How To Install And Use The MongoEngine Wrapper For PyMongo

Introduction

When you’re working with Python and MongoDB, you want your code to be as clean and elegant as possible. Using MongoEngine can help you write code that’s easy to read and maintain. The MongoEngine Python library is a light-weight wrapper for PyMongo, which is the Python MongoDB driver. This library allows users to update and set up JSON mapping schemas for MongoDB documents using Python dictionaries; it also has access to all of the methods and attributes of the PyMongo client library for MongoDB. In this article, we’ll show you how to install and use the MongoEngine wrapper for PyMongo.

Prerequisites

Before we dive into the example code, let’s take a moment to go over the prerequisites for this task. There are a few key system requirements that must be met:

  • MongoDB must be installed and running. Use ps to grep for instances of MongoDB running on the server:
ps -e | grep mongo
  • You’ll need to have a basic understanding of how to use Python and how to run a Python script. It’s also helpful to be somewhat familiar with the PyMongo client driver for MongoDB.

  • The examples shown in this article use Python 3. Writing your own scripts with Python 3 is recommended since Python 2.7 is deprecated.

  • The pymongo library doesn’t need to be imported into the script to use MongoEngine, but it does need to be installed on the machine or server where your script is running. You can use the pip3 command to install the PyMongo library:

pip3 install pymongo

>NOTE: MongoEngine requires that pymongo v3.5 or above be installed.

Install the MongoEngine wrapper for PyMongo

Now that we’ve set up all the system requirements, we can move forward with installing MongoEngine. You can use Python’s PIP installer to install the MongoEngine library. Use the -U flag to upgrade the package, if possible:

pip3 install -U mongoengine

Use the pip command instead if you’re installing MongoEngine for Python 2:

pip3 install -U mongoengine

Check the version of PyMongo and MongoEngine

You can use the following code to get the installed version of the PyMongo low-level client library:

import pymongo
pymongo.version

Similarly, you can access the __version__ attribute of the mongoengine class to check MongoEngine’s version:

import mongoengine
mongoengine.__version__

Be sure to import Python’s datetime library if you plan to create a document class using MongoEngine’s DateTimeField:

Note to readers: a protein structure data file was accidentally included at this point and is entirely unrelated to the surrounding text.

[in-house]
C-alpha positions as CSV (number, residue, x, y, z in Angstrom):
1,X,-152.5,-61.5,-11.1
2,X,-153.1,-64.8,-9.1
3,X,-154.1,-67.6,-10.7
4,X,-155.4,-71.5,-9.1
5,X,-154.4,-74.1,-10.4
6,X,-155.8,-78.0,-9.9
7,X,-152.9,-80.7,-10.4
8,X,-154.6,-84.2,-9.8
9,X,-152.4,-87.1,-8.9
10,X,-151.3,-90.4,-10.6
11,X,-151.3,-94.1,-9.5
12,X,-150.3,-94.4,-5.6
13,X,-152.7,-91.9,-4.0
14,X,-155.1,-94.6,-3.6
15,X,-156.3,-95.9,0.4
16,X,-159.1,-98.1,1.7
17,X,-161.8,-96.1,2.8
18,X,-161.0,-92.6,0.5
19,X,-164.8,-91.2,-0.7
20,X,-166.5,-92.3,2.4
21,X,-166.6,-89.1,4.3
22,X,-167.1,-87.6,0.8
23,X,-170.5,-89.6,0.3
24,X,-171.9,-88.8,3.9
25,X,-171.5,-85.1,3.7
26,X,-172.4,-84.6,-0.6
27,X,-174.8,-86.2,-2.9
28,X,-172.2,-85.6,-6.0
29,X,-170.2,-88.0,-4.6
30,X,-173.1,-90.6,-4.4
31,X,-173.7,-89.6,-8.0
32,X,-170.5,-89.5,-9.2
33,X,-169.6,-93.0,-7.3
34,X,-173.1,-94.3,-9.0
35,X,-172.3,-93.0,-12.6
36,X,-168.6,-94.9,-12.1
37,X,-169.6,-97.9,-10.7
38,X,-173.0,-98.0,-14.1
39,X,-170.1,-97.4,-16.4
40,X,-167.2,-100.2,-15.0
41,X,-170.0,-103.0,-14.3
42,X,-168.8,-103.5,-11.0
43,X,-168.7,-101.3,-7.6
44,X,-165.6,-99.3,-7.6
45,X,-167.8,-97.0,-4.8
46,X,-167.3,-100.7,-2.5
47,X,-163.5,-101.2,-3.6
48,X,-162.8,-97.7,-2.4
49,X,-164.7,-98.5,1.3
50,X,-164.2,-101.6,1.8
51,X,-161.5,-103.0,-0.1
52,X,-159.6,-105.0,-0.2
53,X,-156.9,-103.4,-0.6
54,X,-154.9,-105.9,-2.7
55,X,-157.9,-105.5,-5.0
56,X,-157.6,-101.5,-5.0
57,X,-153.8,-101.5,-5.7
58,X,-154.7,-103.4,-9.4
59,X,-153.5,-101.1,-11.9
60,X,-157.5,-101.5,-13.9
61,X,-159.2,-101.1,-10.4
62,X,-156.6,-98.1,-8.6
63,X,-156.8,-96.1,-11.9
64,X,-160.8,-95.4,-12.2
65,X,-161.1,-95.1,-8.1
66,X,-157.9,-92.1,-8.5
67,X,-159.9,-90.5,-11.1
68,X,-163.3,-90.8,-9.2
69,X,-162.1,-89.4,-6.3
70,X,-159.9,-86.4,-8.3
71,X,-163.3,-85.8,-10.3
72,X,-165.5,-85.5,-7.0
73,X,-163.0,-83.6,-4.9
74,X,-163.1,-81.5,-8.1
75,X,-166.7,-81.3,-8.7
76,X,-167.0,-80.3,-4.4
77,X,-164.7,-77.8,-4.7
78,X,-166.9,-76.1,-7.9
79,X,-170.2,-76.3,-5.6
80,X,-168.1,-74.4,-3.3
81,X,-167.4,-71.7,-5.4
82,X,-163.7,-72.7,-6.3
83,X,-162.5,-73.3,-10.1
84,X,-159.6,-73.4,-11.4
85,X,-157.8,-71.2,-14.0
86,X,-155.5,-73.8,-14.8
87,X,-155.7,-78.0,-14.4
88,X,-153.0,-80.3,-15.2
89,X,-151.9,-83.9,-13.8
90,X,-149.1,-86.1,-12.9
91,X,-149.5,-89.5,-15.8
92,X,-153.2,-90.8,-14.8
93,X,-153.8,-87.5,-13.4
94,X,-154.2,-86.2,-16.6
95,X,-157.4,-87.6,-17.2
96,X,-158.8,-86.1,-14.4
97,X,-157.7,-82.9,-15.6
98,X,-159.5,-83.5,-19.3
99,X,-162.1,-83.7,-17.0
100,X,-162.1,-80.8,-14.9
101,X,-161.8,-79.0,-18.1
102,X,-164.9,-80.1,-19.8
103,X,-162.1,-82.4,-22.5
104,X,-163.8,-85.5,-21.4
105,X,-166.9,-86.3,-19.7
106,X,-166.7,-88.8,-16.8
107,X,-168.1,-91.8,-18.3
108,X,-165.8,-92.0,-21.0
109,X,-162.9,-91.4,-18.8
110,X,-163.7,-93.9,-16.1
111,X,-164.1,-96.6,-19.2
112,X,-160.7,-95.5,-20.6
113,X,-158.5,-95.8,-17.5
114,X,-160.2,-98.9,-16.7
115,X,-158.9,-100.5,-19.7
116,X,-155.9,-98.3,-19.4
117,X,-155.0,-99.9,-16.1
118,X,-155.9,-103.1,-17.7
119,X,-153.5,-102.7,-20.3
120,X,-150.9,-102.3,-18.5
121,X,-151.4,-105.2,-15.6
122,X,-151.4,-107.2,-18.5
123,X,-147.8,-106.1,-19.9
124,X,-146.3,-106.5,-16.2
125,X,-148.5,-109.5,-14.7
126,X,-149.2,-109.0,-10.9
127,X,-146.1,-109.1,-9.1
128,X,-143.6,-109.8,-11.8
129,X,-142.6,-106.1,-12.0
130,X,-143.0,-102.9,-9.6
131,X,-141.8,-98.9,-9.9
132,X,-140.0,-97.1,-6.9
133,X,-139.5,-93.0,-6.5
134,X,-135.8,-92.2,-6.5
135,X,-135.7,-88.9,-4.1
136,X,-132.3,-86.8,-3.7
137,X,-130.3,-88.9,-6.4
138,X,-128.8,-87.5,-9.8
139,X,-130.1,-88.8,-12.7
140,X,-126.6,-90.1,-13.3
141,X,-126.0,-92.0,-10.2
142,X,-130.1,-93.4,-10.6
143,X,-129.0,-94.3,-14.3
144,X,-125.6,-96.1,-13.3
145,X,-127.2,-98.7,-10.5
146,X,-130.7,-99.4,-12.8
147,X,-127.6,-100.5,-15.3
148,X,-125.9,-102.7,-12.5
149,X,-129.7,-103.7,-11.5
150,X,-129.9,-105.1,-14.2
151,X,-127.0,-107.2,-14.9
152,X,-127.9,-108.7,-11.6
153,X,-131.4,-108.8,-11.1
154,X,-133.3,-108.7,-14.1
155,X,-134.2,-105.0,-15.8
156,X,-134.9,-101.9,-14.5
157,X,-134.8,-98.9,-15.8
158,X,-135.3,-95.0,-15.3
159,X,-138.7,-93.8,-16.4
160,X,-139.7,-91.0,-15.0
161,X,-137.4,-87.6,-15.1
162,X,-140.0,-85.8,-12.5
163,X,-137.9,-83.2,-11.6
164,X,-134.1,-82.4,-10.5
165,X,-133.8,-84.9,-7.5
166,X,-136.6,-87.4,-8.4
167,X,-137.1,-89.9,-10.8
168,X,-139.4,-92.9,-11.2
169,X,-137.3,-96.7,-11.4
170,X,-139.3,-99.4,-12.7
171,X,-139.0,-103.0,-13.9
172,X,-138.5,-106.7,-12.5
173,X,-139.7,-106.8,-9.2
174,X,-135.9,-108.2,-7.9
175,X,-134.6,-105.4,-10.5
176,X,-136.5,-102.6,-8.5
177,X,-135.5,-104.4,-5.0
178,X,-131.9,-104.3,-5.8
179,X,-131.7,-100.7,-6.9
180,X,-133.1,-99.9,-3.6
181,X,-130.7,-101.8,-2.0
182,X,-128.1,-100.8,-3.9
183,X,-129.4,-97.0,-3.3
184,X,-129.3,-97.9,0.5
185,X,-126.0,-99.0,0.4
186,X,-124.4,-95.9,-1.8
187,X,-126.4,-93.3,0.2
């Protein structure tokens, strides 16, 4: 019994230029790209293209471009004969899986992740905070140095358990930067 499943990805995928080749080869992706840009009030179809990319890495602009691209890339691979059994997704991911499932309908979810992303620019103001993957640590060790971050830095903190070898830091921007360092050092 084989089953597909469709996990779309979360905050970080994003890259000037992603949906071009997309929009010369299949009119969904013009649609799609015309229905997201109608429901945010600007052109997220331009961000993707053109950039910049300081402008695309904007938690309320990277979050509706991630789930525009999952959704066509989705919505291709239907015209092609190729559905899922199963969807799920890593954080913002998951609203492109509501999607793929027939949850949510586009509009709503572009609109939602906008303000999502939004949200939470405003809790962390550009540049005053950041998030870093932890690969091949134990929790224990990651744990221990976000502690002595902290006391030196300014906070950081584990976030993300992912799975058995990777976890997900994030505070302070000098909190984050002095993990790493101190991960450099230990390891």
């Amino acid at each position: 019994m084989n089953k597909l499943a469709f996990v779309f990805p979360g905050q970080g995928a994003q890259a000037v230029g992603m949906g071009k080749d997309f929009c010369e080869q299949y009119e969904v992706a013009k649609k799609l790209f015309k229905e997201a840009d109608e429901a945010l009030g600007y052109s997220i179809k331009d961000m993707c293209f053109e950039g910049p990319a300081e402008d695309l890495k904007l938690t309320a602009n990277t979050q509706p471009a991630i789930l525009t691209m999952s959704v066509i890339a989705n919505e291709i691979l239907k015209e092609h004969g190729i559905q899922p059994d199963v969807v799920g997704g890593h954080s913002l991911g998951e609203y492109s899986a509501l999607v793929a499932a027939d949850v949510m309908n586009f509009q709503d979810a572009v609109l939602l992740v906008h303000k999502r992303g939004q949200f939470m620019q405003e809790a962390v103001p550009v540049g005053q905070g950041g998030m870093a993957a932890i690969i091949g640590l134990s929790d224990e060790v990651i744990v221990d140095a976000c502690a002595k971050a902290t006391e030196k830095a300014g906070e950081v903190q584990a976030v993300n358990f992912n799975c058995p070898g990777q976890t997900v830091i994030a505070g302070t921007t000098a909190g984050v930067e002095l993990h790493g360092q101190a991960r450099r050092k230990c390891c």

import datetime

Connect to a MongoDB server using MongoEngine

After we include all our necessary import statements, we can use MongoEngine’s connect() method to connect to the MongoClient class just like we would with the PyMongo library:

# import all of the MongoEngine classes
from mongoengine import *

# create a new PyMongo client
client = connect('Some-Database', host='localhost', port=27017)

# the connection is like a PyMongo client instance
print ("client:", client)

>NOTE: By default, MongoEngine uses the project name as the name of the database. Be sure that the name you pass to the the connect() method doesn’t have any spaces or other characters that are invalid for MongoDB database names. If the name contains an invalid character, you’ll get a pymongo.errors.InvalidName exception when you try to index documents using MongoEngine.

For the connect() method, the first parameter is the name of the database on the MongoDB server, and the other host and port parameters are optional. If nothing is passed to the optional parameters, MongoEngine will connect to http://localhost:27017 by default.

MongoEngine creates a MongoClient client instance like PyMongo

This method call returns a pymongo.mongo_client.MongoClient class instance, which is simply the MongoClient class from the PyMongo library. Let’s try using this class instance to access databases, collections, and documents just like we would with PyMongo:

# create a MongoDB database instance
db = client["Some-Database"]

# create a MongoDB collection instance and find a doc
col = db["Some Collection"]
col.find_one()

Python's IDLE creating a MongoDB collection instance using the MongoEngine library

Create a MongoClient instance using an alias

You can use the connect() method to create multiple instances of database clients and organize them by aliases. This is accomplished by passing an alias option to connect():

# import the mongoengine Python library
import mongoengine

# create 2 separate connections to MongoDB
db1 = mongoengine.connect('Some-Database', alias='db1')
db2 = mongoengine.connect('another_database', alias='db2')

Be sure to register the alias using mongoengine.register_connection(), as shown below:

# register the databases
mongoengine.register_connection('Some-Database')
mongoengine.register_connection('another_database')

Define a MongoEngine model for a MongoDB document

In our next example, we’ll see how to define a MongoEngine model for a document in MongoDB. A MongoEngine model is a bit like a Django table model, except that a MongoEngine model defines a collection. The class that is used to create a MongoDB collection inherits its attributes and properties from the MongoEngine library’s Document class.

Let’s look at an example class that creates a document with both a string field and a MongoDB array:

# inherits the MongoEngine 'Document' class
class CollectionName( Document ):
    text = StringField(required=True, max_length=128)
    keywords = ListField(StringField(max_length=50))
    date = DateTimeField(default=datetime.datetime.now)
    meta = {'allow_inheritance': True}

Please note that the collection’s name, which is generated by MongoDB during document insertion, is created from the CollectionName class name. However, it is given an underscore and is converted to all lowercase, so that the collection’s name ultimately ends up being collection_name.

Inserting MongoDB documents using MongoEngine in Python